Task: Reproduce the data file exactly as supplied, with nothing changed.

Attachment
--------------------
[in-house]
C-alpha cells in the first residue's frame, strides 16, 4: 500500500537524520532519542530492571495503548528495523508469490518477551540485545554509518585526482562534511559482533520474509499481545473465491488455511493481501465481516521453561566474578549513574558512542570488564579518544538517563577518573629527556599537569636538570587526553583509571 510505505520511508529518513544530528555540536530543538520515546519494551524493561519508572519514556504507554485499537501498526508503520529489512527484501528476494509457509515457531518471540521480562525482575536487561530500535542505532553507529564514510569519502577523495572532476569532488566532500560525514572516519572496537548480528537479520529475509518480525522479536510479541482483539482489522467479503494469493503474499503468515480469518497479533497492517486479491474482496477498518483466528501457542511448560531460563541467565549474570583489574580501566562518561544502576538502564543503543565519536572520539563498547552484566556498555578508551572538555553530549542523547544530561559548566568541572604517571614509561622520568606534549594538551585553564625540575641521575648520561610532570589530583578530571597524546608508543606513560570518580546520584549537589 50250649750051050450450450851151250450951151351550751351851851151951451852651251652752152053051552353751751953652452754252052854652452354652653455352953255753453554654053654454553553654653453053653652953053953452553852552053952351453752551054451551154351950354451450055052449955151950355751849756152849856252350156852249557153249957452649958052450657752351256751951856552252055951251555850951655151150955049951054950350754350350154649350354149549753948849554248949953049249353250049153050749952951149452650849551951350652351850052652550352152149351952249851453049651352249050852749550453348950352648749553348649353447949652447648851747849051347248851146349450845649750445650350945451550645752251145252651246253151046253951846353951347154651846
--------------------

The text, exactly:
[in-house]
C-alpha cells in the first residue's frame, strides 16, 4: 500500500537524520532519542530492571495503548528495523508469490518477551540485545554509518585526482562534511559482533520474509499481545473465491488455511493481501465481516521453561566474578549513574558512542570488564579518544538517563577518573629527556599537569636538570587526553583509571 510505505520511508529518513544530528555540536530543538520515546519494551524493561519508572519514556504507554485499537501498526508503520529489512527484501528476494509457509515457531518471540521480562525482575536487561530500535542505532553507529564514510569519502577523495572532476569532488566532500560525514572516519572496537548480528537479520529475509518480525522479536510479541482483539482489522467479503494469493503474499503468515480469518497479533497492517486479491474482496477498518483466528501457542511448560531460563541467565549474570583489574580501566562518561544502576538502564543503543565519536572520539563498547552484566556498555578508551572538555553530549542523547544530561559548566568541572604517571614509561622520568606534549594538551585553564625540575641521575648520561610532570589530583578530571597524546608508543606513560570518580546520584549537589 50250649750051050450450450851151250450951151351550751351851851151951451852651251652752152053051552353751751953652452754252052854652452354652653455352953255753453554654053654454553553654653453053653652953053953452553852552053952351453752551054451551154351950354451450055052449955151950355751849756152849856252350156852249557153249957452649958052450657752351256751951856552252055951251555850951655151150955049951054950350754350350154649350354149549753948849554248949953049249353250049153050749952951149452650849551951350652351850052652550352152149351952249851453049651352249050852749550453348950352648749553348649353447949652447648851747849051347248851146349450845649750445650350945451550645752251145252651246253151046253951846353951347154651846